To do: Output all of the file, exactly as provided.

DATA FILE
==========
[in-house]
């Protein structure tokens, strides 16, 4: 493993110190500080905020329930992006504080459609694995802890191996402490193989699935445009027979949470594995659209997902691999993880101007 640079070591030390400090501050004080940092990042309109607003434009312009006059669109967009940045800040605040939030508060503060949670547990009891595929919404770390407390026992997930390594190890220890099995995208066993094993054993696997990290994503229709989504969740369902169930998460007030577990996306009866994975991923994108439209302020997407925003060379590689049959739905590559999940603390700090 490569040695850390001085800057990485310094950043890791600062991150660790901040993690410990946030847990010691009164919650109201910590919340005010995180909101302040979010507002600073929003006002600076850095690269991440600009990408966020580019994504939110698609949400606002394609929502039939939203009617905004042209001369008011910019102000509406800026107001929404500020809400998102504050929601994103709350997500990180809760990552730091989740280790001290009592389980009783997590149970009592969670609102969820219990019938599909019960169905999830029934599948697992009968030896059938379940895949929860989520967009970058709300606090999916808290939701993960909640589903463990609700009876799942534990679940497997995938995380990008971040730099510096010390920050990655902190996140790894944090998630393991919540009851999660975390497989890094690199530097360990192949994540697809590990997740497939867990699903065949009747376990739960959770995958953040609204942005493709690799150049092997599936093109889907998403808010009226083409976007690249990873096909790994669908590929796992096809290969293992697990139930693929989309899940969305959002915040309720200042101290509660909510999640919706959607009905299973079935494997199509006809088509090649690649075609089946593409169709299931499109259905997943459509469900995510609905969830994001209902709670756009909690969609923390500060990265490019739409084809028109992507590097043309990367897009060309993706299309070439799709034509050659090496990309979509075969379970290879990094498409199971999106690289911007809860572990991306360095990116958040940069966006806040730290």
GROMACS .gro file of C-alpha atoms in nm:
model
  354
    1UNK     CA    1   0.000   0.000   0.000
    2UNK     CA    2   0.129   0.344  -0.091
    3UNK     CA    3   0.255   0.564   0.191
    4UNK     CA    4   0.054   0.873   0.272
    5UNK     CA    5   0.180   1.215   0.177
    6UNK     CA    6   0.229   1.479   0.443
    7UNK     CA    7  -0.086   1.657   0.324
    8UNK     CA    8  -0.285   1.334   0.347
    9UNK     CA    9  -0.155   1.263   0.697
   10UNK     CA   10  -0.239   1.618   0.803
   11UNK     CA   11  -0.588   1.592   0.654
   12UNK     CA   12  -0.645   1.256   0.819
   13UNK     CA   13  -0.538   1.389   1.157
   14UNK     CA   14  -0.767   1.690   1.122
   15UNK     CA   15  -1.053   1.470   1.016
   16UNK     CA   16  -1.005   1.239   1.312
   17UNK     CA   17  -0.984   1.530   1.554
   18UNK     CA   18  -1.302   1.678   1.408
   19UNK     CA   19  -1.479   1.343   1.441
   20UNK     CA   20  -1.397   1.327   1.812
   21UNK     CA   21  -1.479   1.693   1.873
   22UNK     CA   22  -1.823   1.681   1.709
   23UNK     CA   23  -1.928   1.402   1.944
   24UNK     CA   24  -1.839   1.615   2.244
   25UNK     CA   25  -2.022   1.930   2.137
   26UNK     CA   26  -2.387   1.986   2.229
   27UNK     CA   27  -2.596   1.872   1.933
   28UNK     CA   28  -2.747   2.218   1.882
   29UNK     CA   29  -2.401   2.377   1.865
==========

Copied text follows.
[in-house]
């Protein structure tokens, strides 16, 4: 493993110190500080905020329930992006504080459609694995802890191996402490193989699935445009027979949470594995659209997902691999993880101007 640079070591030390400090501050004080940092990042309109607003434009312009006059669109967009940045800040605040939030508060503060949670547990009891595929919404770390407390026992997930390594190890220890099995995208066993094993054993696997990290994503229709989504969740369902169930998460007030577990996306009866994975991923994108439209302020997407925003060379590689049959739905590559999940603390700090 490569040695850390001085800057990485310094950043890791600062991150660790901040993690410990946030847990010691009164919650109201910590919340005010995180909101302040979010507002600073929003006002600076850095690269991440600009990408966020580019994504939110698609949400606002394609929502039939939203009617905004042209001369008011910019102000509406800026107001929404500020809400998102504050929601994103709350997500990180809760990552730091989740280790001290009592389980009783997590149970009592969670609102969820219990019938599909019960169905999830029934599948697992009968030896059938379940895949929860989520967009970058709300606090999916808290939701993960909640589903463990609700009876799942534990679940497997995938995380990008971040730099510096010390920050990655902190996140790894944090998630393991919540009851999660975390497989890094690199530097360990192949994540697809590990997740497939867990699903065949009747376990739960959770995958953040609204942005493709690799150049092997599936093109889907998403808010009226083409976007690249990873096909790994669908590929796992096809290969293992697990139930693929989309899940969305959002915040309720200042101290509660909510999640919706959607009905299973079935494997199509006809088509090649690649075609089946593409169709299931499109259905997943459509469900995510609905969830994001209902709670756009909690969609923390500060990265490019739409084809028109992507590097043309990367897009060309993706299309070439799709034509050659090496990309979509075969379970290879990094498409199971999106690289911007809860572990991306360095990116958040940069966006806040730290």
GROMACS .gro file of C-alpha atoms in nm:
model
  354
    1UNK     CA    1   0.000   0.000   0.000
    2UNK     CA    2   0.129   0.344  -0.091
    3UNK     CA    3   0.255   0.564   0.191
    4UNK     CA    4   0.054   0.873   0.272
    5UNK     CA    5   0.180   1.215   0.177
    6UNK     CA    6   0.229   1.479   0.443
    7UNK     CA    7  -0.086   1.657   0.324
    8UNK     CA    8  -0.285   1.334   0.347
    9UNK     CA    9  -0.155   1.263   0.697
   10UNK     CA   10  -0.239   1.618   0.803
   11UNK     CA   11  -0.588   1.592   0.654
   12UNK     CA   12  -0.645   1.256   0.819
   13UNK     CA   13  -0.538   1.389   1.157
   14UNK     CA   14  -0.767   1.690   1.122
   15UNK     CA   15  -1.053   1.470   1.016
   16UNK     CA   16  -1.005   1.239   1.312
   17UNK     CA   17  -0.984   1.530   1.554
   18UNK     CA   18  -1.302   1.678   1.408
   19UNK     CA   19  -1.479   1.343   1.441
   20UNK     CA   20  -1.397   1.327   1.812
   21UNK     CA   21  -1.479   1.693   1.873
   22UNK     CA   22  -1.823   1.681   1.709
   23UNK     CA   23  -1.928   1.402   1.944
   24UNK     CA   24  -1.839   1.615   2.244
   25UNK     CA   25  -2.022   1.930   2.137
   26UNK     CA   26  -2.387   1.986   2.229
   27UNK     CA   27  -2.596   1.872   1.933
   28UNK     CA   28  -2.747   2.218   1.882
   29UNK     CA   29  -2.401   2.377   1.865